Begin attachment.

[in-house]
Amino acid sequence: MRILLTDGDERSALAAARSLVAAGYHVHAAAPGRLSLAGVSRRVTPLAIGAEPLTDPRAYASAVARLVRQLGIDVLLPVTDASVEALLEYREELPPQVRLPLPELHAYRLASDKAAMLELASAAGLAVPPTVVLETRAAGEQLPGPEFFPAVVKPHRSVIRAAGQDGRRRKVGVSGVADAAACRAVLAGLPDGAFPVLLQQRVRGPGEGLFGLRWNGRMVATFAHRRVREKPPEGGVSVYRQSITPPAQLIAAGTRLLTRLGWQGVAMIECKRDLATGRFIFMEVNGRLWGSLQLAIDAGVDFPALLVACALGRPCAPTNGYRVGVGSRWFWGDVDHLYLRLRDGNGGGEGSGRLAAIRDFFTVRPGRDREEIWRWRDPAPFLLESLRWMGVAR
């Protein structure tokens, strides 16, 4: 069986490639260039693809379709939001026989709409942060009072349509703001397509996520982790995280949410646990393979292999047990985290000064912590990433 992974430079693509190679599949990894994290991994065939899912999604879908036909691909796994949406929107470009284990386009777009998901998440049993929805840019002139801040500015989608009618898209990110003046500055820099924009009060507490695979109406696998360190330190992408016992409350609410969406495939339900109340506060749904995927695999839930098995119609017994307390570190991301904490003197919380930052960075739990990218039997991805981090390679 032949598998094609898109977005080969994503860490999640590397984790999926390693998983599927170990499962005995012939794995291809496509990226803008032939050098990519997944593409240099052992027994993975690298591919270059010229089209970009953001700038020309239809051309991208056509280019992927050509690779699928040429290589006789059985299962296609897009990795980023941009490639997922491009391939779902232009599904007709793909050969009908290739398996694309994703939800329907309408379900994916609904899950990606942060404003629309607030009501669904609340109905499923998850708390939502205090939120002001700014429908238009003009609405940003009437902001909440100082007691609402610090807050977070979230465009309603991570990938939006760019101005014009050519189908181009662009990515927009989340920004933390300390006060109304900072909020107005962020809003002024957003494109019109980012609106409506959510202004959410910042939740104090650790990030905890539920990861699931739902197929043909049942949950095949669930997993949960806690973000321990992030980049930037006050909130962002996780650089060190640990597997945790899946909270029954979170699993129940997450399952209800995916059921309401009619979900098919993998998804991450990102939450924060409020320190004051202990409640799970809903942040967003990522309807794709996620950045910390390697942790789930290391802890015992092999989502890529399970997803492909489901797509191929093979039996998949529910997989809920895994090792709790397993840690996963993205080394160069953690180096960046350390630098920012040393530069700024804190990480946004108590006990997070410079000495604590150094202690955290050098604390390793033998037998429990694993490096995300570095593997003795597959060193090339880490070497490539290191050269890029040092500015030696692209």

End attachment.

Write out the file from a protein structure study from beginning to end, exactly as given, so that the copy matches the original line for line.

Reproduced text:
[in-house]
Amino acid sequence: MRILLTDGDERSALAAARSLVAAGYHVHAAAPGRLSLAGVSRRVTPLAIGAEPLTDPRAYASAVARLVRQLGIDVLLPVTDASVEALLEYREELPPQVRLPLPELHAYRLASDKAAMLELASAAGLAVPPTVVLETRAAGEQLPGPEFFPAVVKPHRSVIRAAGQDGRRRKVGVSGVADAAACRAVLAGLPDGAFPVLLQQRVRGPGEGLFGLRWNGRMVATFAHRRVREKPPEGGVSVYRQSITPPAQLIAAGTRLLTRLGWQGVAMIECKRDLATGRFIFMEVNGRLWGSLQLAIDAGVDFPALLVACALGRPCAPTNGYRVGVGSRWFWGDVDHLYLRLRDGNGGGEGSGRLAAIRDFFTVRPGRDREEIWRWRDPAPFLLESLRWMGVAR
């Protein structure tokens, strides 16, 4: 069986490639260039693809379709939001026989709409942060009072349509703001397509996520982790995280949410646990393979292999047990985290000064912590990433 992974430079693509190679599949990894994290991994065939899912999604879908036909691909796994949406929107470009284990386009777009998901998440049993929805840019002139801040500015989608009618898209990110003046500055820099924009009060507490695979109406696998360190330190992408016992409350609410969406495939339900109340506060749904995927695999839930098995119609017994307390570190991301904490003197919380930052960075739990990218039997991805981090390679 032949598998094609898109977005080969994503860490999640590397984790999926390693998983599927170990499962005995012939794995291809496509990226803008032939050098990519997944593409240099052992027994993975690298591919270059010229089209970009953001700038020309239809051309991208056509280019992927050509690779699928040429290589006789059985299962296609897009990795980023941009490639997922491009391939779902232009599904007709793909050969009908290739398996694309994703939800329907309408379900994916609904899950990606942060404003629309607030009501669904609340109905499923998850708390939502205090939120002001700014429908238009003009609405940003009437902001909440100082007691609402610090807050977070979230465009309603991570990938939006760019101005014009050519189908181009662009990515927009989340920004933390300390006060109304900072909020107005962020809003002024957003494109019109980012609106409506959510202004959410910042939740104090650790990030905890539920990861699931739902197929043909049942949950095949669930997993949960806690973000321990992030980049930037006050909130962002996780650089060190640990597997945790899946909270029954979170699993129940997450399952209800995916059921309401009619979900098919993998998804991450990102939450924060409020320190004051202990409640799970809903942040967003990522309807794709996620950045910390390697942790789930290391802890015992092999989502890529399970997803492909489901797509191929093979039996998949529910997989809920895994090792709790397993840690996963993205080394160069953690180096960046350390630098920012040393530069700024804190990480946004108590006990997070410079000495604590150094202690955290050098604390390793033998037998429990694993490096995300570095593997003795597959060193090339880490070497490539290191050269890029040092500015030696692209």